"Every so often a scholar writes a book that has the potential to reshape an academic discipline or at least establish an important new research area or subfield. Elizabeth Hinson-Hasty has done that with this breakthrough Christian ethical engagement with the neglected issue of mental illness. This work . . . tackles a serious human problem involving profound suffering and injustice, attends to the voices of those most affected, diagnoses societal shortfalls that worsen the problem unnecessarily, brings serious biblical and theological reflection to bear in order to change our moral vision, and offers examples of a path forward for Christian communities."
Elizabeth L. Hinson-Hasty pursues places where care for people with serious mental illness and their families is unraveled in the United States. She picks up threads of empowerment from the Christian tradition to address the distinctive circumstances of individuals and families affected by mental illness, and draws upon her own experiences as the sibling of someone with serious mental illness (SMI). As a scholar of theology and Christian ethics, the author challenges the traditional theological explanations of disability and madness and the public policies that try to fit people with SMI into boxes and checklists made for those with minds and bodies society values as ideal.
Dutiful Love explores the distinctive relationship between self-sacrificial love and caregiving when that duty to care extends over the course of an entire lifetime because of social limitations placed upon people with mental illness. Hinson-Hasty investigates how the Christian theological tradition shapes our Western understanding of normal and abnormal minds and bodies. This approach to mental and physical impairment associates healing with curing but neglects the empowerment thread that is part of the gospel narrative. The author encourages caregivers (whether professionals, friends, or families) to think about the concept of self-giving as an alternative to self-sacrifice. In the context of families impacted by mental illness or degenerative disease, healing is more synonymous with presence. Intentional presence involves self-giving, listening, contemplation, prophetic truth-telling, and walking with another so that isolation, stigma, and shame no longer define the social realities of people with mental illness, their siblings, or their larger families.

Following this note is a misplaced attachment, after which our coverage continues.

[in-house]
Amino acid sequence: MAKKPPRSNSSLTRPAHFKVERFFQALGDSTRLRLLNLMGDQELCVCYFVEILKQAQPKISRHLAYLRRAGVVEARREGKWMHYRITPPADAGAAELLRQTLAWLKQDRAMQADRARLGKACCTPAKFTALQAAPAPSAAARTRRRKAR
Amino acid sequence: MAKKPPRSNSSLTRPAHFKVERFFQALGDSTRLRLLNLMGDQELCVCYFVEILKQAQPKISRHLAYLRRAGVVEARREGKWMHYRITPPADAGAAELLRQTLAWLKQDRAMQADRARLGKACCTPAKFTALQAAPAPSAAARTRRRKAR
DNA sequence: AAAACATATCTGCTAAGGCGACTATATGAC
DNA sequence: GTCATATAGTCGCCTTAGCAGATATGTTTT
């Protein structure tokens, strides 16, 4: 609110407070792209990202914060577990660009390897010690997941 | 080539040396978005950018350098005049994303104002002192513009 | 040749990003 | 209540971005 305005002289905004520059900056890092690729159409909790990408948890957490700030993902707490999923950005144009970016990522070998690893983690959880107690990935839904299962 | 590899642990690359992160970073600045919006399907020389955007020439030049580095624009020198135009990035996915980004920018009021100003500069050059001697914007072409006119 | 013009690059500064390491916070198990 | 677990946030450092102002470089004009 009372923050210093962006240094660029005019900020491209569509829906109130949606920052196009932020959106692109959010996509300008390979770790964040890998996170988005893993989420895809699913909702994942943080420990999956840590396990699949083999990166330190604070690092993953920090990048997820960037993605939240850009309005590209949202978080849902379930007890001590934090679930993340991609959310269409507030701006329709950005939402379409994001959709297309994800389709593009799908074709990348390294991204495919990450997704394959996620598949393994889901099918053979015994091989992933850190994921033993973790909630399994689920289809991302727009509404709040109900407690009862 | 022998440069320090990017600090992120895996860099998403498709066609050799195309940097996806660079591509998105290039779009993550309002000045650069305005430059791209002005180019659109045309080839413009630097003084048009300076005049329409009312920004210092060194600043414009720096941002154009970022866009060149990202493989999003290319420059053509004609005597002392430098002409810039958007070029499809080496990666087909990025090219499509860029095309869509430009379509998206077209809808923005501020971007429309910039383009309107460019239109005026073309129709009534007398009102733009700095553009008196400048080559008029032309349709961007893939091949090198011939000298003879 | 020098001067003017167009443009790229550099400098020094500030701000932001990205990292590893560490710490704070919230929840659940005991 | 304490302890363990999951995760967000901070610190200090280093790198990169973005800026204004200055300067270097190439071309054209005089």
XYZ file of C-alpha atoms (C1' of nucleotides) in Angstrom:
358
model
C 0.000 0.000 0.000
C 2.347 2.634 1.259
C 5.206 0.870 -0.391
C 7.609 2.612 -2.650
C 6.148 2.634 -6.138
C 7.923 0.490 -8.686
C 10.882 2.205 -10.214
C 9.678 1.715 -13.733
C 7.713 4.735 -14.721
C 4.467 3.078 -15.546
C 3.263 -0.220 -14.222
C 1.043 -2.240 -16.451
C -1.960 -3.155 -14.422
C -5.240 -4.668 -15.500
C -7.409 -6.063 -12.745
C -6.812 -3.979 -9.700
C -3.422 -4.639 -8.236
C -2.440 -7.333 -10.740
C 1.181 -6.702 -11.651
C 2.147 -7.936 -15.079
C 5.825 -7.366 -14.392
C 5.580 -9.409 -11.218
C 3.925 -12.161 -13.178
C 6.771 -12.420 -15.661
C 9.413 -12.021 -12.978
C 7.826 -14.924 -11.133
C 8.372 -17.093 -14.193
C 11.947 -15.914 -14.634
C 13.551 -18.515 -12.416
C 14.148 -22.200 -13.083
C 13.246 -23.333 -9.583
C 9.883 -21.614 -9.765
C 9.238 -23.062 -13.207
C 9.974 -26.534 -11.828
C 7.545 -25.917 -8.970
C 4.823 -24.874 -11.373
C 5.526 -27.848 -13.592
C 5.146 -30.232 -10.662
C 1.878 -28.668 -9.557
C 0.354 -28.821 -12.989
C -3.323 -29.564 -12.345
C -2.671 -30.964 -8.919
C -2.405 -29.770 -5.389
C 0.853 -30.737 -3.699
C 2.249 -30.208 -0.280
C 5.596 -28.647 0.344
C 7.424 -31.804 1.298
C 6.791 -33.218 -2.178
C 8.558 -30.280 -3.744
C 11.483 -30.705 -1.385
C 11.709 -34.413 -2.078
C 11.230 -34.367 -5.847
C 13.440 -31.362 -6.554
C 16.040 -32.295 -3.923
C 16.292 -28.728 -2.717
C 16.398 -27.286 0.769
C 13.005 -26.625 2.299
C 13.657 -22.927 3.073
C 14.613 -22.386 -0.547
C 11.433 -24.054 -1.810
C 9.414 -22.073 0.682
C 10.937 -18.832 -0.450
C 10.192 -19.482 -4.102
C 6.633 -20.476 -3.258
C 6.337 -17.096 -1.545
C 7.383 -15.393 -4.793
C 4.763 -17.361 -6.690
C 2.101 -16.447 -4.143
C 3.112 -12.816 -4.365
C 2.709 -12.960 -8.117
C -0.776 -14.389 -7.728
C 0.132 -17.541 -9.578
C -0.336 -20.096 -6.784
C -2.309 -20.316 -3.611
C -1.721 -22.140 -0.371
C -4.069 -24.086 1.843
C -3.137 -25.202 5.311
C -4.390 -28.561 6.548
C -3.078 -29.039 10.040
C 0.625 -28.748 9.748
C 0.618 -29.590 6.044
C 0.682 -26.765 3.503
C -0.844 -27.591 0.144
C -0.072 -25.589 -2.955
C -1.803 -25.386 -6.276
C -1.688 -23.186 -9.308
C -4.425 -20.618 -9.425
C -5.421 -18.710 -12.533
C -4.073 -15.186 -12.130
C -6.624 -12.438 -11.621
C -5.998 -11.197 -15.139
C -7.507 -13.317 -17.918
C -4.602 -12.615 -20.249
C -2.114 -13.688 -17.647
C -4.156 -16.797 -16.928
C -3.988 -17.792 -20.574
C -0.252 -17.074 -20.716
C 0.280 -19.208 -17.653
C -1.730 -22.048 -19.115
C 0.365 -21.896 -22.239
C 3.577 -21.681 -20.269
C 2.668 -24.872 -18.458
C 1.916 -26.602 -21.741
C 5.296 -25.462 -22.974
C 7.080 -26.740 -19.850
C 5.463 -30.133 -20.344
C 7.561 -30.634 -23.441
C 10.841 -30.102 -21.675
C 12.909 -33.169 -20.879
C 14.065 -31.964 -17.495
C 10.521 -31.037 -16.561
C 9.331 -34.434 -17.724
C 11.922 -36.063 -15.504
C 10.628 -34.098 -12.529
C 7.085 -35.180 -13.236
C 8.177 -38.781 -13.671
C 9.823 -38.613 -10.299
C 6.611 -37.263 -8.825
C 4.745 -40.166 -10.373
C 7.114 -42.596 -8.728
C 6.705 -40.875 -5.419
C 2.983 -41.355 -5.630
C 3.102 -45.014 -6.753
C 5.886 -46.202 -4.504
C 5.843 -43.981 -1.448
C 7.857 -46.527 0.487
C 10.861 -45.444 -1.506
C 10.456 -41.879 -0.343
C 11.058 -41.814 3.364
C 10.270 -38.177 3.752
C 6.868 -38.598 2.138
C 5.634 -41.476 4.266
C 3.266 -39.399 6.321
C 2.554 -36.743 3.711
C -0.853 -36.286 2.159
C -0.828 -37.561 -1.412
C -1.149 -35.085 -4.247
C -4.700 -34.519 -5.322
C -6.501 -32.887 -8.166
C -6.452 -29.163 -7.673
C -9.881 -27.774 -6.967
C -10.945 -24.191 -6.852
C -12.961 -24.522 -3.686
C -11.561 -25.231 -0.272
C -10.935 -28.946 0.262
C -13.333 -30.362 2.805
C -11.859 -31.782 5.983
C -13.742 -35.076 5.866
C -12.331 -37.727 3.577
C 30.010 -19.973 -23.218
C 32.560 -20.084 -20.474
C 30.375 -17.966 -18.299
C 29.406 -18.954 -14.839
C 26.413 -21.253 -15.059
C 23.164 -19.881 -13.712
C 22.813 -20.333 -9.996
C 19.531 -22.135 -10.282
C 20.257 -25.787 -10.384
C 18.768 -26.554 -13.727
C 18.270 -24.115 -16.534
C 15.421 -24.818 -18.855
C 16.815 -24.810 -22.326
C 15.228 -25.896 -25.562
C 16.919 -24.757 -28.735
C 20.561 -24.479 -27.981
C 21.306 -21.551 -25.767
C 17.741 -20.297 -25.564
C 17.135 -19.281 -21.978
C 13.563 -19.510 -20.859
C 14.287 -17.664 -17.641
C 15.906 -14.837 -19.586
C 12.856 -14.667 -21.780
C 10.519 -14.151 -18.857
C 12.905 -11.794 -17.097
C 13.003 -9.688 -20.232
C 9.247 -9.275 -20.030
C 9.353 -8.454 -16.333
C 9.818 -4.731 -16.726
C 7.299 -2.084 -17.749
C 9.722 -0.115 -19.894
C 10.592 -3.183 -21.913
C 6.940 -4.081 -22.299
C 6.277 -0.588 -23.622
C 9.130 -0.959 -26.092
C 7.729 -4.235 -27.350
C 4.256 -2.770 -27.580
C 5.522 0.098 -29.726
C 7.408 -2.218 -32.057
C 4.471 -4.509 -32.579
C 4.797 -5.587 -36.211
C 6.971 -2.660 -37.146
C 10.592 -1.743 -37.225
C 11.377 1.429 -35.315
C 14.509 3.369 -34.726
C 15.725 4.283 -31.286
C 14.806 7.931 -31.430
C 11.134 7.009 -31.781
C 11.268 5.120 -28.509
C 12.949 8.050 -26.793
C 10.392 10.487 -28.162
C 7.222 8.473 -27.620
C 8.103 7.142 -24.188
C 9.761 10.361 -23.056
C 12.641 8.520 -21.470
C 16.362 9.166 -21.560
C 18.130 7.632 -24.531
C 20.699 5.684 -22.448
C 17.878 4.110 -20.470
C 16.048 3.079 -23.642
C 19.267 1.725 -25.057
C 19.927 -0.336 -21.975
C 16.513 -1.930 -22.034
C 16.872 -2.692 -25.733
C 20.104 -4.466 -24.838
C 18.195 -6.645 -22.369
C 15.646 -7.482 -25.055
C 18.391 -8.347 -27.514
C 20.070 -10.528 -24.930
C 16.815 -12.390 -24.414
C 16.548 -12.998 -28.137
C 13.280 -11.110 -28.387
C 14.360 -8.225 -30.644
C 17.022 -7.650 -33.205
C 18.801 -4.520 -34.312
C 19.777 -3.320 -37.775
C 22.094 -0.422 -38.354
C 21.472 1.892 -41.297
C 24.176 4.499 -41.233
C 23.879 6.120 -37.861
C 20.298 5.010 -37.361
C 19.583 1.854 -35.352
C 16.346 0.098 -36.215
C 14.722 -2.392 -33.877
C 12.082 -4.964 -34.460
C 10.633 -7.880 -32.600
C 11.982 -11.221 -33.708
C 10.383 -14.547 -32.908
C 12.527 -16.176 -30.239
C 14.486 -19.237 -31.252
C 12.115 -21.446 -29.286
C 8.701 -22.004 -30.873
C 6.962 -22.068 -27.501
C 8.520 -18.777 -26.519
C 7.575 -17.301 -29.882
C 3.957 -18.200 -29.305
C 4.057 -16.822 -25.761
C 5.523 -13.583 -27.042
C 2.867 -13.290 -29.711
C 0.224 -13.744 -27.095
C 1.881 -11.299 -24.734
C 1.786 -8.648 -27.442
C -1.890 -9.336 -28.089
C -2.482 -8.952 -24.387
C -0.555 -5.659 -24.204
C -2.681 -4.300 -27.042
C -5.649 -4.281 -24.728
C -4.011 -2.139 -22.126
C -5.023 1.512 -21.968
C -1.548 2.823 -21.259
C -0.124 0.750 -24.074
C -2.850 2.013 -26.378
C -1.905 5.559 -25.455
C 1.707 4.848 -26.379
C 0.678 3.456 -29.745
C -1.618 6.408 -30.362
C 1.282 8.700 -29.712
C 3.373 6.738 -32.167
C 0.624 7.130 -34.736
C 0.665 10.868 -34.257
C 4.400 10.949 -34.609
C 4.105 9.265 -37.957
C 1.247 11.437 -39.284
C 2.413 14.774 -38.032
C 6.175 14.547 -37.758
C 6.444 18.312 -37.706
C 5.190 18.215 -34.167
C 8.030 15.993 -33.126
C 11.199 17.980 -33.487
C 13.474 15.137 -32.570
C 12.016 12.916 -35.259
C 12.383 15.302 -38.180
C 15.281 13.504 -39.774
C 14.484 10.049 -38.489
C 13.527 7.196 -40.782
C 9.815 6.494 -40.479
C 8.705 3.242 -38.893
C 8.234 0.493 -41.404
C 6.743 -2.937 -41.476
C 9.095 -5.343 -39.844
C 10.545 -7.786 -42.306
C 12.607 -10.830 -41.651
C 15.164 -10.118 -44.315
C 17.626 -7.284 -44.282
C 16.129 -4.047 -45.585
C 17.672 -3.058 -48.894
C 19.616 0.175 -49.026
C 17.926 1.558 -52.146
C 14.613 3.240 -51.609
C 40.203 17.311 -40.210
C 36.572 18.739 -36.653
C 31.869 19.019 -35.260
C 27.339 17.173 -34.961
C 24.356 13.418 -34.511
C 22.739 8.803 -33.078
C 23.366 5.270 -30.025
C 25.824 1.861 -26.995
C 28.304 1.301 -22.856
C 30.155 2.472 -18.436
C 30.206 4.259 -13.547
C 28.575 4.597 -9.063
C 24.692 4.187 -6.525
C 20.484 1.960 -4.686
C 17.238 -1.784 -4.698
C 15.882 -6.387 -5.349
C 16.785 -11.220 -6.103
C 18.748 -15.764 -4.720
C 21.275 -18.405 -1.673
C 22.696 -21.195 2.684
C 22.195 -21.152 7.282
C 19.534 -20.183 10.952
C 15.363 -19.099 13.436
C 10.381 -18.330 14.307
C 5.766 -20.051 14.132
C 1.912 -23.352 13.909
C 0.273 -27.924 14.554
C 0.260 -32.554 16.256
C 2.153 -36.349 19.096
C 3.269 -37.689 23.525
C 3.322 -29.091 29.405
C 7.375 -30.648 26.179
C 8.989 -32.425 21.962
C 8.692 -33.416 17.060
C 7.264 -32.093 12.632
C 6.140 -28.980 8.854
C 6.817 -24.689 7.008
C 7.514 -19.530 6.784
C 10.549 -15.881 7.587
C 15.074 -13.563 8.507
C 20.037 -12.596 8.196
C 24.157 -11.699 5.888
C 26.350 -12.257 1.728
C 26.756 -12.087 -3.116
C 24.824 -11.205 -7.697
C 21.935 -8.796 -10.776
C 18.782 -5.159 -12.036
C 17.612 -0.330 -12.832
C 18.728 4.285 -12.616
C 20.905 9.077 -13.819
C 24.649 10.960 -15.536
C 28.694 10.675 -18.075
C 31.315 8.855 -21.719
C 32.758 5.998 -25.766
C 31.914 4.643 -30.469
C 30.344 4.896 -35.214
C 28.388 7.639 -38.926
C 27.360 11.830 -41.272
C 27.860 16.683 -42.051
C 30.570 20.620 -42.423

The book includes discussion questions, making it an ideal resource for individual reflection, church study groups, and college, seminary, and university classrooms.
- Publisher Fortress Press
- Format Paperback
- ISBN 9781506464886
- eBook ISBN 9781506464893
- Dimensions 6 x 9
- Pages 209
- Publication Date August 17, 2021
David P. Gushee, Mercer University
"Hinson-Hasty gifts us with a groundbreaking liberation theology for mental health disabilities that speaks the unspeakable: how serious mental illness impacts all of us, including those living with serious mental illness and their loved ones. This book empowers us to create communities of belonging and to advocate for social change for disabilities and mental health justice."
Sarah Lund, MSW, author of Blessed Are the Crazy: Breaking the Silence About Mental Illness, Family, and the Church.
"Elizabeth Hinson-Hasty has written a book that is a superb example of theology that is theoretically and pastorally grounded. She has given us a blueprint of practices for Christians to adopt in order to give such persons their due, nothing less than their being integral members of their churches and communities."
Ramon Luzarraga, St. Martin's University
"In this perceptive study, Professor Hinson-Hasty recounts the sobering, often sordid, history of social and religious responses to persons with physical and mental disabilities. She then moves beyond that to give voice to individuals and families who confront those realities every day, and concludes by calling all of us to nurture and participate in 'communities of caring,' offering creative, insightful ways to do just that."
Candyce C. Leonard, Professor Emerita, and Bill J. Leonard, Professor of Divinity Emeritus, Wake Forest University
"Elizabeth Hinson-Hasty has done something truly remarkable for the field of Christian ethics in this book. Not only has she conducted rigorous research and provided thoughtful analysis, she also offers a variety of resources to move her intellectual work into the lived experiences of faith communities. This work fills a gap, one known all too well by those of us like her who have siblings with serious mental health conditions."
Trace Haythorn, ACPE Executive Director